Those who supported Don Carlos to the throne were Carlists while those that supported Queen Isabella II were known as Isabelinos (or Cristinos due to her mother that acted as regent). Chodakiewicz mentions how Christina sought the support of liberals to save Queen Isabella’s claims to the throne, and as a result, the monarchy that would rule Spain for many decades to come was intertwined with liberalism, which Carlism strongly opposed:
“Queen María Cristina promised to the liberals a free hand in transforming the government if they would support Isabel’s shaky claims to the crown... For the following one hundred years, the throne in Spain would be identified with liberalism and contested by banished members of the royal family who refused to make their peace with the Revolution. Thus, in the early 1830s political traditionalism was enriched by a new element: legitimism. Spanish traditionalism became known as Carlism or Carlismo when it acquired a leader of royal blood named Carlos.”[5]
Henry Kamen goes on to explain the political doctrine of Carlism and how it was supported by many Spaniards such as Basques and Catalans and thus had a broad base:
“Their central doctrine was male dynastic legitimacy: the Spanish throne should go to the male line heirs of Ferdinand VII, namely his brother the Infante Carlos, rather than to his female-line heirs (who included Queen Isabella II). Beyond the dynastic question, Carlism was in essence a traditionalist movement that developed both reactionary and revolutionary tendencies. It supported the Catholic Church against Liberalism, called for the restoration of the Inquisition, and defended regional rights (the ‘fueros’, mainly of the Basques and Catalans) against central government. The broad base gave it immense support throughout northern Spain, and triggered several small civil wars.”[6]
The First Carlist War broke out in 1833 and lasted until 1839. The Carlists were supported by the Portuguese at first (Miguel I of Portugal, a traditionalist monarch, supported the Carlists until 1834 when he was overthrown and exiled) while the Isabelinos were supported by Great Britain and France. Chodakiewicz discusses many facts surrounding the First Carlist War:
"The First Carlist War was the most serious of the five major fratricidal conflicts of the nineteenth century. Traditionalists fought against an international coalition of four states bent on transforming the Iberian Peninsula. Portugal, Great Britain, and France of Louis-Philippe sent men, weapons, ammunition, and funds to Regent María Cristina's government (1833-40) in Madrid. Portugal and France patrolled their respective borders with Spain, and the British navy blockaded the coasts controlled by the legitimists. The Carlists received moral support from seven or eight governments and token financial aid. The two most generous European rulers were from small Italian states. No foreign troops were sent to help the Carlists. Nevertheless, several hundred Realist volunteers from different countries made their way to Spain individually to defend Europe's old Christian order on the Spanish front and to serve the pious Carlos V. Many were Frenchmen-sons of veterans of the Vendée and former officers in Charles X's Royal Guard who retired when their king was deposed in 1830. A good number of this small group were Portuguese who arrived after King Michael I lost his throne to his revolutionary brother Dom Pedro and little niece Maria II da Gloria in 1834. The efforts made by four governments were not able to defeat the Carlists. Well over half a million Spaniards alone fought the legitimists over a seven-year period. Some 100,000 of these men died in battle. The Carlists finally lost the war because they were sold out by one of their own key military commanders."[7]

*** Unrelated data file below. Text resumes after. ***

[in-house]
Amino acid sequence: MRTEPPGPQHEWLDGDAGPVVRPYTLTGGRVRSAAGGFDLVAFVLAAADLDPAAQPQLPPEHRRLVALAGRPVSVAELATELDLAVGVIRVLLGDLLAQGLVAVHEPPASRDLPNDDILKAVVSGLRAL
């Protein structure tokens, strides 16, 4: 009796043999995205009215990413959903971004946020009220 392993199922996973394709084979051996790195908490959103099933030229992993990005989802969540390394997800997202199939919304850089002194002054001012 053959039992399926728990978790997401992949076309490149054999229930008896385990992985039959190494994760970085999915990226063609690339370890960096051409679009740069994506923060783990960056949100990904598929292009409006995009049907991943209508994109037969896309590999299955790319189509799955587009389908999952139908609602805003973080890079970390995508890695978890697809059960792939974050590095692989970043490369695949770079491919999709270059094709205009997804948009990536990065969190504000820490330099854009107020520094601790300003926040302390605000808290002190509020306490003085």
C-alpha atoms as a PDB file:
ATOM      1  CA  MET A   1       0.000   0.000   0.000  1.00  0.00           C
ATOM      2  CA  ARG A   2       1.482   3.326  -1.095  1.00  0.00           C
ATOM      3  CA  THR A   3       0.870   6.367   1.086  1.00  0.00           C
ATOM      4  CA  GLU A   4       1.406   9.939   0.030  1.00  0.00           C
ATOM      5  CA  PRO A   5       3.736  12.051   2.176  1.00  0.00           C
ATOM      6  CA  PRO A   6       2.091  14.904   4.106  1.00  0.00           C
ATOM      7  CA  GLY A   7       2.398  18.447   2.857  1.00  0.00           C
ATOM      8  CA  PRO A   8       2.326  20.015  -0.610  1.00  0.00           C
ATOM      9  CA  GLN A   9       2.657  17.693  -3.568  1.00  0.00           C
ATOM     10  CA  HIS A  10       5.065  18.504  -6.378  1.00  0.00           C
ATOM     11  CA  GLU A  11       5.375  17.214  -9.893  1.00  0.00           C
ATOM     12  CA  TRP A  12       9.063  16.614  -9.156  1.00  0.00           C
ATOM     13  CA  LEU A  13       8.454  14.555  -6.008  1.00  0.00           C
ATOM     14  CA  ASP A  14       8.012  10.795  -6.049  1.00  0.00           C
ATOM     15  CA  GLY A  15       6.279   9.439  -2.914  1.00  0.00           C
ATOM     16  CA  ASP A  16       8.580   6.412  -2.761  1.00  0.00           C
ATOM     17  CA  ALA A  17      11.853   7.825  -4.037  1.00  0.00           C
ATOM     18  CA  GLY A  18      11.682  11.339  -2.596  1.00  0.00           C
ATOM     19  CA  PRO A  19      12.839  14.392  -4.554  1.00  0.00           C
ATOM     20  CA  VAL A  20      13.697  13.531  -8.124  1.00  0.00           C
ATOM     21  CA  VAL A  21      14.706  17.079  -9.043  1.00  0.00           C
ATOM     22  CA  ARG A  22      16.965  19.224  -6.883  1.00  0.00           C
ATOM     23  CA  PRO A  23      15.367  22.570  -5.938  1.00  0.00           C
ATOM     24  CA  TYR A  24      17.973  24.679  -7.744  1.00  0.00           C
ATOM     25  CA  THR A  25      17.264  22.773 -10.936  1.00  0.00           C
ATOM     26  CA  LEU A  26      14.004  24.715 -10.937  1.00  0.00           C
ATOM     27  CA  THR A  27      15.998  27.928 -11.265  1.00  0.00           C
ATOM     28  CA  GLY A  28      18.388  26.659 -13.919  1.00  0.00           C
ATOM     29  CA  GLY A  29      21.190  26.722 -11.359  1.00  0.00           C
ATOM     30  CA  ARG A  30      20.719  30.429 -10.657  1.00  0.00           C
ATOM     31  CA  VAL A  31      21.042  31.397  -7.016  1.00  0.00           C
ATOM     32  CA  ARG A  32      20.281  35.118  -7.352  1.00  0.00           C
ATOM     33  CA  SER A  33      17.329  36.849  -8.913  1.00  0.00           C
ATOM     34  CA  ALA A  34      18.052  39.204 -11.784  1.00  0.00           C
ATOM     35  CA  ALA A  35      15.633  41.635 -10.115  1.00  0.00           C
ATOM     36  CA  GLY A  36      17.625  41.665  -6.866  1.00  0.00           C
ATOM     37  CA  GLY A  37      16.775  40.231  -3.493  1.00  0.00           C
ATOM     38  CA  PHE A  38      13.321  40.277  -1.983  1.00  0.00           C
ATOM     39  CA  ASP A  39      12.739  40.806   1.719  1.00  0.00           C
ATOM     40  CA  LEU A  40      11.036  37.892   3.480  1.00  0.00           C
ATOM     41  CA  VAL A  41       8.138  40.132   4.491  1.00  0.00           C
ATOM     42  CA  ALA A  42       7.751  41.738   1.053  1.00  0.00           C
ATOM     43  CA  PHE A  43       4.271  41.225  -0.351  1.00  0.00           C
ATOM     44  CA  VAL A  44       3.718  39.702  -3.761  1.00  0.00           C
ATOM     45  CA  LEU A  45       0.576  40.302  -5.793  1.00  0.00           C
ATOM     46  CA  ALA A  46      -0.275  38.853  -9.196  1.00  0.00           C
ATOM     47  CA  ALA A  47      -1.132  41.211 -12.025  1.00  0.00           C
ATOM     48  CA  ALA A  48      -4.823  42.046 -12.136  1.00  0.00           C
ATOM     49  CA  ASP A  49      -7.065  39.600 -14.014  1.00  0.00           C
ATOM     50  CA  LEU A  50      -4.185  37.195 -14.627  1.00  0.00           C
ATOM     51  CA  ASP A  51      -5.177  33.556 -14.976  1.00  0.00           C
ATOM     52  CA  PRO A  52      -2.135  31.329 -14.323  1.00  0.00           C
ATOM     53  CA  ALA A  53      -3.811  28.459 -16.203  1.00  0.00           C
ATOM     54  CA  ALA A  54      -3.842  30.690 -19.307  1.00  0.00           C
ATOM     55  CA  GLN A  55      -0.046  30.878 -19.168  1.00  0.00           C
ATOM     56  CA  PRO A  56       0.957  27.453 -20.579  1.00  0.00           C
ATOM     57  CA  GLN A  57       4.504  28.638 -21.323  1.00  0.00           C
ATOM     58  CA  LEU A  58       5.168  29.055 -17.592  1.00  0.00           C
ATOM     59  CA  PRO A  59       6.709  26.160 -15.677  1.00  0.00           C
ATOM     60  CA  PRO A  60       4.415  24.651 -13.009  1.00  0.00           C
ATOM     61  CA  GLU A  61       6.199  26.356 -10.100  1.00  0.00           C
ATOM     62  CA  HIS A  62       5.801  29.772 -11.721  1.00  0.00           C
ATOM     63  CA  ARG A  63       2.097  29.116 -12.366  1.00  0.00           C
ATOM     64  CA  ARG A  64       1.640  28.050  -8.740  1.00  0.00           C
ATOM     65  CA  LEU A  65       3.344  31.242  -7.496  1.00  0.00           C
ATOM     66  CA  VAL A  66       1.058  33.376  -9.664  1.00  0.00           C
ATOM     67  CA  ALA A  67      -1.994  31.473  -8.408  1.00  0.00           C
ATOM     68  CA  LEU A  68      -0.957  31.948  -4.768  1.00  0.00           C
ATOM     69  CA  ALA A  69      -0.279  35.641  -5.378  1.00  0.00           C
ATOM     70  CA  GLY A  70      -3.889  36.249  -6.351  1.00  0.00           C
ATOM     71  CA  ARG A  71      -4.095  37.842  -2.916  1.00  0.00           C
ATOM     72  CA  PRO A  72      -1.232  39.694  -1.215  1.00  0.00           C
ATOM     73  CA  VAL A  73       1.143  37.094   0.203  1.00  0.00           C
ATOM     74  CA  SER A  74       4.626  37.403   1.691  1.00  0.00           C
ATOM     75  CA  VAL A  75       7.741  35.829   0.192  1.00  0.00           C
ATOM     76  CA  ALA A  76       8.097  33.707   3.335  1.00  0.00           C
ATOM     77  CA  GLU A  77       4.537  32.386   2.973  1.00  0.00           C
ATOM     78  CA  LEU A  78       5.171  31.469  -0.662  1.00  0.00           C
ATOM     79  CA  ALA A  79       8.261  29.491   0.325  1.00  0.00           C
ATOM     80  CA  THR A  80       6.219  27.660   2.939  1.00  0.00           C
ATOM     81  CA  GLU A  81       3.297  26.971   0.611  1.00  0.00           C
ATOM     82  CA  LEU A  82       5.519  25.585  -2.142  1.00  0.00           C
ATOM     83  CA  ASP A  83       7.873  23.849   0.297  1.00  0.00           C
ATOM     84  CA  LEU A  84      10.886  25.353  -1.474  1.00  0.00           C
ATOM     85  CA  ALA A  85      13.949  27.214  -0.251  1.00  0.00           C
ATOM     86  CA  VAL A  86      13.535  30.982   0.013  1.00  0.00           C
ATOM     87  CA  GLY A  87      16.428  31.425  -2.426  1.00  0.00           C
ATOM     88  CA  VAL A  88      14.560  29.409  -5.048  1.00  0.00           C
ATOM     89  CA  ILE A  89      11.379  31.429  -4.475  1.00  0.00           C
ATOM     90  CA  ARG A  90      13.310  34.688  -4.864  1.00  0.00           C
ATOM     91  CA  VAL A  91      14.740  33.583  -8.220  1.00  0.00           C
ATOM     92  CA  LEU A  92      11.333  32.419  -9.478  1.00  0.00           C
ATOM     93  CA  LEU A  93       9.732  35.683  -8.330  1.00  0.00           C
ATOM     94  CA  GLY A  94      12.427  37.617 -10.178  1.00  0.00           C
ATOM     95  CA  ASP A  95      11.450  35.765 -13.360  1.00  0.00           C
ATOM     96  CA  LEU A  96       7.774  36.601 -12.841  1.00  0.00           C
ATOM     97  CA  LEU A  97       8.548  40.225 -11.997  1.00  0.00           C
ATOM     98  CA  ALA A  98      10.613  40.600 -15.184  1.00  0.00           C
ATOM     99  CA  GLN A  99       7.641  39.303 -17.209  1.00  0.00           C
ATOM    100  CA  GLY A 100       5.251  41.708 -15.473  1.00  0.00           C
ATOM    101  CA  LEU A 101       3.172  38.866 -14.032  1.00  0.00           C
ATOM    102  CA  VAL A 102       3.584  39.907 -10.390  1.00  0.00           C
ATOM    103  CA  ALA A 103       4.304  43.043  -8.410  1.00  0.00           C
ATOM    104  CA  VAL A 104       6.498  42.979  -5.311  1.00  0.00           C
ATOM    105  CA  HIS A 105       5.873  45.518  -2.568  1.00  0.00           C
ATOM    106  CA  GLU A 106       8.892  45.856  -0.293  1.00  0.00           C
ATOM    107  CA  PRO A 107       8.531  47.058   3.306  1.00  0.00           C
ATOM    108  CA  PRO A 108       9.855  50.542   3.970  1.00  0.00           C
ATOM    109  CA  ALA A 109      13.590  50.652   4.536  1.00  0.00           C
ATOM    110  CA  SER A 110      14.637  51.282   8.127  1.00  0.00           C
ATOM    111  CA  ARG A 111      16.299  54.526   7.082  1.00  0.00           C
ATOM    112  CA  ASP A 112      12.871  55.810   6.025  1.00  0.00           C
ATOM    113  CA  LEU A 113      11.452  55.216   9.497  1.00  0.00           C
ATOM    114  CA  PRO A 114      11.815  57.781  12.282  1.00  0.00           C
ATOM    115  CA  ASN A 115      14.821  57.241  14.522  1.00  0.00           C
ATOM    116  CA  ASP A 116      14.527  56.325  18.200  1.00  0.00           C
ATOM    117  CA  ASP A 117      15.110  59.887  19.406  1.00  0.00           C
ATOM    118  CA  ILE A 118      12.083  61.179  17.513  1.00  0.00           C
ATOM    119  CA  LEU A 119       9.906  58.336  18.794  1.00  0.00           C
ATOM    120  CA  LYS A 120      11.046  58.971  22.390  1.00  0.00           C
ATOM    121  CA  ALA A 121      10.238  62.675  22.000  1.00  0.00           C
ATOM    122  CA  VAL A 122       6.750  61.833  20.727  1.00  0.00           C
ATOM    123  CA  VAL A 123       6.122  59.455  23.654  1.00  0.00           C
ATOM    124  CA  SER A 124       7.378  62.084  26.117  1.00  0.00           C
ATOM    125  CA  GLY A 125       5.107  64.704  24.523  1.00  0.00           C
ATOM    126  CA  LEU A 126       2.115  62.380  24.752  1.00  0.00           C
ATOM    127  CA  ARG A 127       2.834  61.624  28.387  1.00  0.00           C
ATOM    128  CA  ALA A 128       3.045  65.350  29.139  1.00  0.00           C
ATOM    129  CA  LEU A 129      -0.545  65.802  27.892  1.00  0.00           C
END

Portugal joined Great Britain and France against the Carlists once Miguel I was overthrown in Portugal. The Carlists did receive aid and assistance, but the liberals received even more. The Rothschilds, the richest banking family dynasty in world of Jewish origins started getting increasingly involve in Spain. Irish Catholic priest Denis Fahey wrote in his book, Rulers of Russia, the following:
"The Rothschilds were anti-Carlist in the war of succession, which was going on, because they feared that the success of Don Carlos would mean that they would lose the famous Almaden quicksilver mines. By a ‘bear’ operation on the stock-exchange the Rothschilds sent Spanish securities tumbling down. The Prime Minister, Count Toreno, was forced to resign, and the Rothschilds realised a profit far beyond the amount of the bribe they had given him previously. Count Toreno was succeeded by Mendizábal, a Jew by race and religion. He had been speculating in Spanish securities but had ‘got the tip’ from Nathan Rothschild when the Rothschilds decided to bring about the slump. Mendizábal increased the Spanish deficit. All that and more can be learned from Count Corti’s Reign of the House of Rothschild. It will serve as a commentary on the laconic information we get in the Catholic Encyclopedia (article on Spain) wherein we read: ‘…the Liberals ruled, except in the provinces occupied by the Carlists, and the moderate ministry of Martinez de la Rosa… was succeeded by those of Toreno and of Mendizábal, who put up the possessions of the Church for sale (1836).’ The Catholic Encyclopedia omits to say that all the convents, with some exceptions, had been confiscated in 1835. It makes no reference to the collusion between Rothschild and Mendizábal.”[8]